We did our first dive 16 days ago (on September 7th), and since then, we have done ~20 dives! Here is a group photo we took immediately after our first full dive.
The first dive we did took a long time to get ready for. The only kit we brought with us was our dry suits and thermal under-suits. Everything else was provided by the United States Antarctic Program (USAP). Antarctic waters are among the coldest a research diver can expect to experience (-1.89°C or 28.6°F in McMurdo Sound). In these temperatures, not all diving equipment can be expected to operate properly, and malfunctions can be frequent if the wrong kit is used.
USAP’s diving gear is tried-and-tested, and therefore less likely to fail compared to personal gear, which can be of various models, ages, and qualities. Diving under the ice in Antarctica is not the place where you want your gear to break! So, for this reason, our first dive was slow as we had to check, and re-check our kit, some of which we had never used before. However, two weeks later, we finally got into a nice rhythm. So, for today’s blog, I thought I would walk you through our daily routine of getting kitted up and ready to dive!
At 8:30 am, I walk from the lab down to the dive locker (the little blue building in the photo below). The view on this walk is just awful guys…
Next its time to grab a tank:
The tanks we use are 2400 psi (pounds per square inch) steel cylinders (95 cu ft or 2690 L volume). Steel cylinders are preferred to aluminum cylinders for durability in cold temperatures. Here at McMurdo, divers are required to use two fully independent first and second-stage regulators (a regulator is a device that delivers air to the diver’s mouth underwater). This is because if one freezes and starts to free-flow (i.e., purging air uncontrollably), you can easily turn off the gas to that one, pick up your second regulator and keep breathing…yay! So, for that reason, the cylinders here have a “Y” valve, as shown above.
Next, it’s time to grab the regulators:
The only regulators which are currently approved for use here at McMurdo are the Sherwood Maximus SRB 7600 first and second-stage regulators (shown above). As you can see, one of them has three hoses attached, and these are for 1) your backup regulator, 2) the air pressure gauge, and 3) the dry suit inflator hose. The other regulator only has one hose: for the main regulator. As this regulator only has one hose, valve, O-ring, etc., it is less likely to freeze and/or fail (*knocking on wood frantically*).
Next, it’s time to attach the backplate and the regulators to the cylinder:
The backplate allows us to strap the tanks to our back. This is a good time to turn on the air and check that the tanks are full by looking at the mechanical pressure gauge.
After the tanks are set up, it’s time to pack up our gear bags. All the gear is washed and hung up at the end of every day. Luckily, Antarctica is of the driest places on earth, so our gear is always dry-as-a-bone in the morning!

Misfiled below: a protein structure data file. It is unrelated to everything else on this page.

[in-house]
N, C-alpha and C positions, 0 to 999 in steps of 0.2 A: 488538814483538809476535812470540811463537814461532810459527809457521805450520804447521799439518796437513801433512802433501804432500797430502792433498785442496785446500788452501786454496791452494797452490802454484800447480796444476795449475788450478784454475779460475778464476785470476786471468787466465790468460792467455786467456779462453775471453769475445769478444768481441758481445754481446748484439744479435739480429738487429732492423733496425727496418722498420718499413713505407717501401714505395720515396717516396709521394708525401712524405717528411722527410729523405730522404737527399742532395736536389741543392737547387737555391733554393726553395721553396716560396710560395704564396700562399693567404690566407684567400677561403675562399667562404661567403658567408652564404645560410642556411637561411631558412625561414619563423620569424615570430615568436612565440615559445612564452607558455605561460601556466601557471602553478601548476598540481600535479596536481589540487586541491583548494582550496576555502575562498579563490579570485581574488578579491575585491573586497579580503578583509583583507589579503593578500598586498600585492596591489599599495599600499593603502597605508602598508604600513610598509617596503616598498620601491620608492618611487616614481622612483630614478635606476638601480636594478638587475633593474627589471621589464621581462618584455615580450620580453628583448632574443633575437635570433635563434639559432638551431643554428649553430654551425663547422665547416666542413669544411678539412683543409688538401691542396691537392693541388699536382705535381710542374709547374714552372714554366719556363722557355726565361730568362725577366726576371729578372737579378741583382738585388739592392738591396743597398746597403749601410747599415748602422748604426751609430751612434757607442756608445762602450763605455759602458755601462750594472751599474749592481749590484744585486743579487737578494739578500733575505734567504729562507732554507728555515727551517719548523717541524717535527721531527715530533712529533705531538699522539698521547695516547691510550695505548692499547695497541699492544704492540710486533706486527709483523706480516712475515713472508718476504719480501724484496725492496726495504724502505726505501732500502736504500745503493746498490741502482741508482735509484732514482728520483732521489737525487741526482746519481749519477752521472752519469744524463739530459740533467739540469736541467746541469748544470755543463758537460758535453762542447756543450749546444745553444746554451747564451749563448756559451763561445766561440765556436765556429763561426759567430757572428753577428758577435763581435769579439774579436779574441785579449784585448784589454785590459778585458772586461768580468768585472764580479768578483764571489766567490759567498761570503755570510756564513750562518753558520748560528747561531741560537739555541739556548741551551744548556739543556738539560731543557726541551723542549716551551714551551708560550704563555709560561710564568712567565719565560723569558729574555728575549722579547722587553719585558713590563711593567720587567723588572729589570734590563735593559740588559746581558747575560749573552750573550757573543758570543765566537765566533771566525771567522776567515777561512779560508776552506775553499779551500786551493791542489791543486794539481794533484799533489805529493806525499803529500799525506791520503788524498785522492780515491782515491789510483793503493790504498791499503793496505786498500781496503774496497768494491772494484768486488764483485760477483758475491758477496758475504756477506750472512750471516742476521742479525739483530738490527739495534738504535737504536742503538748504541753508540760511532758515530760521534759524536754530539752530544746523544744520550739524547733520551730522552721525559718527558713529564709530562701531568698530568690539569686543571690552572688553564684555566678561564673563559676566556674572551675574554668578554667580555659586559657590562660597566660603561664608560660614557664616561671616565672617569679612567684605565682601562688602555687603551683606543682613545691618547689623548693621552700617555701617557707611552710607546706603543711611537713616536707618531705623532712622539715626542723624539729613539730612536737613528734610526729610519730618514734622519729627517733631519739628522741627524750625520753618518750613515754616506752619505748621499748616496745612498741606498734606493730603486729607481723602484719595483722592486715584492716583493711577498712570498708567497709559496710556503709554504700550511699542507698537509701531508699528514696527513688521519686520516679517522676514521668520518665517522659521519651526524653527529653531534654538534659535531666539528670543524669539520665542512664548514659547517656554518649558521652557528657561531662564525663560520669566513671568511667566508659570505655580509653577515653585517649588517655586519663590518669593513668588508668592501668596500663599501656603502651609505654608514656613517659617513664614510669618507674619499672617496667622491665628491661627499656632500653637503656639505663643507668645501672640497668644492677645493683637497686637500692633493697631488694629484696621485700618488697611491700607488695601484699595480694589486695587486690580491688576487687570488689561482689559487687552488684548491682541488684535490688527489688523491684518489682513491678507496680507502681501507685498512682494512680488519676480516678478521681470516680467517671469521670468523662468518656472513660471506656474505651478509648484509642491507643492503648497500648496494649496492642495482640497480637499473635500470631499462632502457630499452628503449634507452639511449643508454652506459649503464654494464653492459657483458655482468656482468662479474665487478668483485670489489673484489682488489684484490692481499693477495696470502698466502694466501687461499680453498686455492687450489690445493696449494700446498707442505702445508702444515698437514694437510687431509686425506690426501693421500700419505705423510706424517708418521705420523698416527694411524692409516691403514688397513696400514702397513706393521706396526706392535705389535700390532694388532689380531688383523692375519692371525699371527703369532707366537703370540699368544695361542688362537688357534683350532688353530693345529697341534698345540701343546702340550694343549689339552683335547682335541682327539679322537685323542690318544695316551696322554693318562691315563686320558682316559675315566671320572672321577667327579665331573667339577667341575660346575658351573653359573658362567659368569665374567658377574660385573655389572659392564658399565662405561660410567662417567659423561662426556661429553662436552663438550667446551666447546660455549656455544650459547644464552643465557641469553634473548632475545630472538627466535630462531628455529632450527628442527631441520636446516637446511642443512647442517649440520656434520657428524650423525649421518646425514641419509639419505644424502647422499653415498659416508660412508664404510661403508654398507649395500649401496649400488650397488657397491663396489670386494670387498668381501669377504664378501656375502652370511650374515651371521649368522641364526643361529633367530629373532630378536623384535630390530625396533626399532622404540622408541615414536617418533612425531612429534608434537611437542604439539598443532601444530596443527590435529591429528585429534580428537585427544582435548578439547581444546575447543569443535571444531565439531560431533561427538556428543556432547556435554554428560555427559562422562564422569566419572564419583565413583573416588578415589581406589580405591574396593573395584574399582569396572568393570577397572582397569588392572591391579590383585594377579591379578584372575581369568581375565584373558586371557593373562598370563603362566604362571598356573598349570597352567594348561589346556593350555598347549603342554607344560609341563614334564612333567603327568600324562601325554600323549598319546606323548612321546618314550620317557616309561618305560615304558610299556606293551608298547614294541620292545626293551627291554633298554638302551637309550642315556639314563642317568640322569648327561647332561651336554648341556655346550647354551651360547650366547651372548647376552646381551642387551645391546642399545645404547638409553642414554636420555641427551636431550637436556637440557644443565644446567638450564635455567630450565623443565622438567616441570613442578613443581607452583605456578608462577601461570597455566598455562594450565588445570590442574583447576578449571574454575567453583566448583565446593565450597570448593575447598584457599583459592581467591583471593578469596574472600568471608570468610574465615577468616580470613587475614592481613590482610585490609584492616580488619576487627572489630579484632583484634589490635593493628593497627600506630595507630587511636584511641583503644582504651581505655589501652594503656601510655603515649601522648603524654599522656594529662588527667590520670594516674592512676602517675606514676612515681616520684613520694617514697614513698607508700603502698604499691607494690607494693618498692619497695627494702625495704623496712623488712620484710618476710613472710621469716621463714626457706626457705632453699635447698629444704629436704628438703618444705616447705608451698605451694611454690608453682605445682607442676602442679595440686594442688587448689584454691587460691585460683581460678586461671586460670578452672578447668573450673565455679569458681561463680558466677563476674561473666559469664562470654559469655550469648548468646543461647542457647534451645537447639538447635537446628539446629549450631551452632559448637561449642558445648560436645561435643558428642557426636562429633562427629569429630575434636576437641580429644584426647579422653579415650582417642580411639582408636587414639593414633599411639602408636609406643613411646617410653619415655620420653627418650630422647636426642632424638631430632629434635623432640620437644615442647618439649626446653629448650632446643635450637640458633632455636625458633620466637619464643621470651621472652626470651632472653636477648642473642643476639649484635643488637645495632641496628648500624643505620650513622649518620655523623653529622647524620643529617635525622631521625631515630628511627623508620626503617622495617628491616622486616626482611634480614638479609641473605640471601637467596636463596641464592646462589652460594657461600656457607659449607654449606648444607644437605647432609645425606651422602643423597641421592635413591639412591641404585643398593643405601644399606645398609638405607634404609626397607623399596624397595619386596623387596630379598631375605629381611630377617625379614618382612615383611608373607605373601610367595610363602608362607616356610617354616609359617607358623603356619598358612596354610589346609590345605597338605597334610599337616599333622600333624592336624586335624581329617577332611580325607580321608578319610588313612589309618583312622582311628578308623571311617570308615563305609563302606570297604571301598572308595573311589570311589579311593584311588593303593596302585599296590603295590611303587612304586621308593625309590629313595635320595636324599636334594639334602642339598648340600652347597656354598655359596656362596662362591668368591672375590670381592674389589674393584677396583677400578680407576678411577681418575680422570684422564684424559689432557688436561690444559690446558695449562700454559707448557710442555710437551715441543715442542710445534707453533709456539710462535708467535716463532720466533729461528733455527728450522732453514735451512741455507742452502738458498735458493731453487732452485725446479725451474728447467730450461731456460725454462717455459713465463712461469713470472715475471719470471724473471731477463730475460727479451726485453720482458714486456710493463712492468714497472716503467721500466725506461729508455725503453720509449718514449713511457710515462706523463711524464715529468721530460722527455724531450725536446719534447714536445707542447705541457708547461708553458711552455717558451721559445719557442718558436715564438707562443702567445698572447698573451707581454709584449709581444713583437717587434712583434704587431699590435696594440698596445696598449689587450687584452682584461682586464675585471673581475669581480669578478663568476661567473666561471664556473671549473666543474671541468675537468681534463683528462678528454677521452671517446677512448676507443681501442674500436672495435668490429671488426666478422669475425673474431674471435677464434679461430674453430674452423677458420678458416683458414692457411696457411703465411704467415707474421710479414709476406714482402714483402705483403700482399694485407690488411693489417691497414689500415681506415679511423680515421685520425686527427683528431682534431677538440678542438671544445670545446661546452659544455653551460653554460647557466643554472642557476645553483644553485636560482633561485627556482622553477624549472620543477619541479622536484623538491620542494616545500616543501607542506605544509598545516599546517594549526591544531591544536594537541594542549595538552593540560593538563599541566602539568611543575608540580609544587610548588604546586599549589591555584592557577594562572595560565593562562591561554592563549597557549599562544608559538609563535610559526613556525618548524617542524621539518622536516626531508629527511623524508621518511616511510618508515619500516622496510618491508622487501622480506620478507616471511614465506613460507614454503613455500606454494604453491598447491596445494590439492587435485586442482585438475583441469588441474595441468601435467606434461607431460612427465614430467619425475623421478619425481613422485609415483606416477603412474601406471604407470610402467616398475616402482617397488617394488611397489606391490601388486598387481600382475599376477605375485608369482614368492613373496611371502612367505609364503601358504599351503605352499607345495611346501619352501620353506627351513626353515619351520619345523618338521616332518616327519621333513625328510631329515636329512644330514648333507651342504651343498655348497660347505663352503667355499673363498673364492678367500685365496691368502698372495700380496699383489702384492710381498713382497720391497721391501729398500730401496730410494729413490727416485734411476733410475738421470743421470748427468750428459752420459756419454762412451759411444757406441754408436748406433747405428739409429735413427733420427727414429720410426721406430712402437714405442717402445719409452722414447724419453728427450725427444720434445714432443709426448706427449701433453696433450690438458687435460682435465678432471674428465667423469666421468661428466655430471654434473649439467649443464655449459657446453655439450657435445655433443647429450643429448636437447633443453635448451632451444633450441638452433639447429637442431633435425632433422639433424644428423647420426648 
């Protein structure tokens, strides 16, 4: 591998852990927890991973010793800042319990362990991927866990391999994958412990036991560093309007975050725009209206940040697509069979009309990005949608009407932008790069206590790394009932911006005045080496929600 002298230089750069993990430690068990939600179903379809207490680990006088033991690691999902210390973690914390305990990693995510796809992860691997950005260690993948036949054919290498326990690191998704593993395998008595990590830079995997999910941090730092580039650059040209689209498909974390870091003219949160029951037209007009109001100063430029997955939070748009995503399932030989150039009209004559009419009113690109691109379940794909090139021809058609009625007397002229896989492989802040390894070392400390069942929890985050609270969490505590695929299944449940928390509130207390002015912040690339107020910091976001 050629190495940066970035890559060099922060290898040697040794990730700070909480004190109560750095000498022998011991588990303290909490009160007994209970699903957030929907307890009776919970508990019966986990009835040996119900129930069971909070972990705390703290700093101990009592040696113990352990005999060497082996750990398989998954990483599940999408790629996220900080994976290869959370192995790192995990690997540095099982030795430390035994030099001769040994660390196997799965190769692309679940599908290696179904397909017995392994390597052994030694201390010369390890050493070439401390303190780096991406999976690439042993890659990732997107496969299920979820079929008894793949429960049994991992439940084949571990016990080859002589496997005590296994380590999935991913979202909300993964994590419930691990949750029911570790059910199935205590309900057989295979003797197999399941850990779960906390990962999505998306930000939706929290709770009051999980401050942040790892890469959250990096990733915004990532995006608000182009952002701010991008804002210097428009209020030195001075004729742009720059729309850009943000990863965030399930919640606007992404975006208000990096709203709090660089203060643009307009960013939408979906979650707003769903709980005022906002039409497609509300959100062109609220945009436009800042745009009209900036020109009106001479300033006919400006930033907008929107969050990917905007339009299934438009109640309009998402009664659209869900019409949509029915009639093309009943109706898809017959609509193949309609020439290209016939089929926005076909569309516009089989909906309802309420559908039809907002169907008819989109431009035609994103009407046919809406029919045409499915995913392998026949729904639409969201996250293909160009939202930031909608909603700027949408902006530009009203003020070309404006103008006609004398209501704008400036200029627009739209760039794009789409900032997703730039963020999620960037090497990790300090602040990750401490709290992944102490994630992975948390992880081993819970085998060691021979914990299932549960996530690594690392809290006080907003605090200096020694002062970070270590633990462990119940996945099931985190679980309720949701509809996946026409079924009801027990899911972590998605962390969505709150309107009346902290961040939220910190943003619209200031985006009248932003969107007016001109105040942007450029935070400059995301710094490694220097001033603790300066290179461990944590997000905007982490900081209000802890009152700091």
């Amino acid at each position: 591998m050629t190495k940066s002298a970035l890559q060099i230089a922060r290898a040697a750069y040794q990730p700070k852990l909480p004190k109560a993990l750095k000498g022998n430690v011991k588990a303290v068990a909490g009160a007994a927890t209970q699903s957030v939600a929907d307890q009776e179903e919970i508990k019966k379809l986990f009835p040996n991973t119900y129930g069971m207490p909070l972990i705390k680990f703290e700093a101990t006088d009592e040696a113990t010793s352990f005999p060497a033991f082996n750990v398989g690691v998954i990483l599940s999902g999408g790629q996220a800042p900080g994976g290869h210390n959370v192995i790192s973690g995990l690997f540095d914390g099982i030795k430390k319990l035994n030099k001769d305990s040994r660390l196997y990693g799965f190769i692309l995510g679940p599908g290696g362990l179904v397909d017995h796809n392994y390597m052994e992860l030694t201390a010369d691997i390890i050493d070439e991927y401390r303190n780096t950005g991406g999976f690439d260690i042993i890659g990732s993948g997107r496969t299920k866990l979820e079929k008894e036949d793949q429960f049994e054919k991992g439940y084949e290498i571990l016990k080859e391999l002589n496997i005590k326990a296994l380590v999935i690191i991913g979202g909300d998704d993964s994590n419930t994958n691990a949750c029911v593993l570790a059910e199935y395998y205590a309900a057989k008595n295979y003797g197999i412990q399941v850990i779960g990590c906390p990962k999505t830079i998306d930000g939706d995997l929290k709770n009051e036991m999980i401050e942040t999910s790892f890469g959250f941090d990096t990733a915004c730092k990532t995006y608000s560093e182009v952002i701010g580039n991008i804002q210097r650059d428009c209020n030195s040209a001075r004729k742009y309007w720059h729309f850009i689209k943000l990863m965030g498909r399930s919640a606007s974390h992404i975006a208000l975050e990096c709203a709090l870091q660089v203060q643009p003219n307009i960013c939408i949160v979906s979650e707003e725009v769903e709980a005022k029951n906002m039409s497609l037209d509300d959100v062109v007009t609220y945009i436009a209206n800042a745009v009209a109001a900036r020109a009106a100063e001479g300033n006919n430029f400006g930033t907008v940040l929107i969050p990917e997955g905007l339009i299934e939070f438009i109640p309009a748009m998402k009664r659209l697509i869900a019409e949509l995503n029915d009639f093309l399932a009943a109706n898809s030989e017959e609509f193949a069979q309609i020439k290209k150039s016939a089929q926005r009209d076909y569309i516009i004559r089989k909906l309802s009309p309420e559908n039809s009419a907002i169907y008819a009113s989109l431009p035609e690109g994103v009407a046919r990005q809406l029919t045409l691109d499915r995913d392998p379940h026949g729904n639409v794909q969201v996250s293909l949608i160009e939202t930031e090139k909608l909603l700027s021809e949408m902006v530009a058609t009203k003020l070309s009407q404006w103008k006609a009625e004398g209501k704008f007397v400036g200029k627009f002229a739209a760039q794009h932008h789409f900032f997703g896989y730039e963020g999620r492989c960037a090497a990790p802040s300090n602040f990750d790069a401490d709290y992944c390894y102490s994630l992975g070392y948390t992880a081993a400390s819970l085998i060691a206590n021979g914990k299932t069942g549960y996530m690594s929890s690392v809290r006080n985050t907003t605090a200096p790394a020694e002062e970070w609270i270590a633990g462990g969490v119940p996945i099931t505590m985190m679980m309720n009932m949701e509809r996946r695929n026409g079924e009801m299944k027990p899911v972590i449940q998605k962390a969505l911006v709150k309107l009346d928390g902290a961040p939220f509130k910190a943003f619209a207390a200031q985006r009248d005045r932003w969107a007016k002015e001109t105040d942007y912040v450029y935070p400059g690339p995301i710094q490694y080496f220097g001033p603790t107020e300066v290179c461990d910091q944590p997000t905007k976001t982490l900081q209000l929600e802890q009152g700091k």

After loading our tanks and bags into the Pistin Bully (the tracked vehicle we use for getting out onto the sea ice), it’s time to get suited up! The first layer we wear is long underwear thermals, as modeled by Andrew below:
Next, we don our thick insulating layer.
We use The Weezle Extreme Plus undersuit – and I have to say, this thing is amazing. It’s like wearing a sleeping bag – it is SO cozy. In fact, a few months ago, I actually took this camping, and it was perfect!
After this, we wriggle into our dry suits:
We are using the DUI Yukon II suits and they are wonderful. They were made to measure and are by far the best dry suit I have ever used.
Now that we are suited up, we load into the Pistin Bully (red vehicle shown below) are begin the very long drive to our dive hut. It takes approximately 3 minutes to get there 😂
We then unload our kit into the shed. Check out this video:
When we are situated within the warm cozy dive hut, we start to get kitted up!
The first thing we do when we sit next to the dive hole is to put on our ankle weights (2lbs). The ankle weights are just to help us maintain a horizontal position (or trim) when underwater.
Next, we put on our fins. This is a very important step because if we fall into the hole, we want to be able to kick and stay afloat! Lila models this below:
Sometimes, one of us forgets to don the fins first, at which point the team will ask them “have you ever been to FINland?” or “are you sure you’re FINished?”…. sarcasm and puns-galore in the dive hut, daily 😂
Next, we wrestle into the weight belts:
We are using DUI weight harnesses with ditch-able weight pockets. Each of us is wearing 40 lbs (or 18 kg) of lead weight, and boy – are they heavy! We need this much weight to help us sink, as our Weezle undersuits are so puffy, and therefore extra-buoyant. Now is the time in the process to be extra careful: you don’t want to fall into the hole wearing all that weight, but with no tank.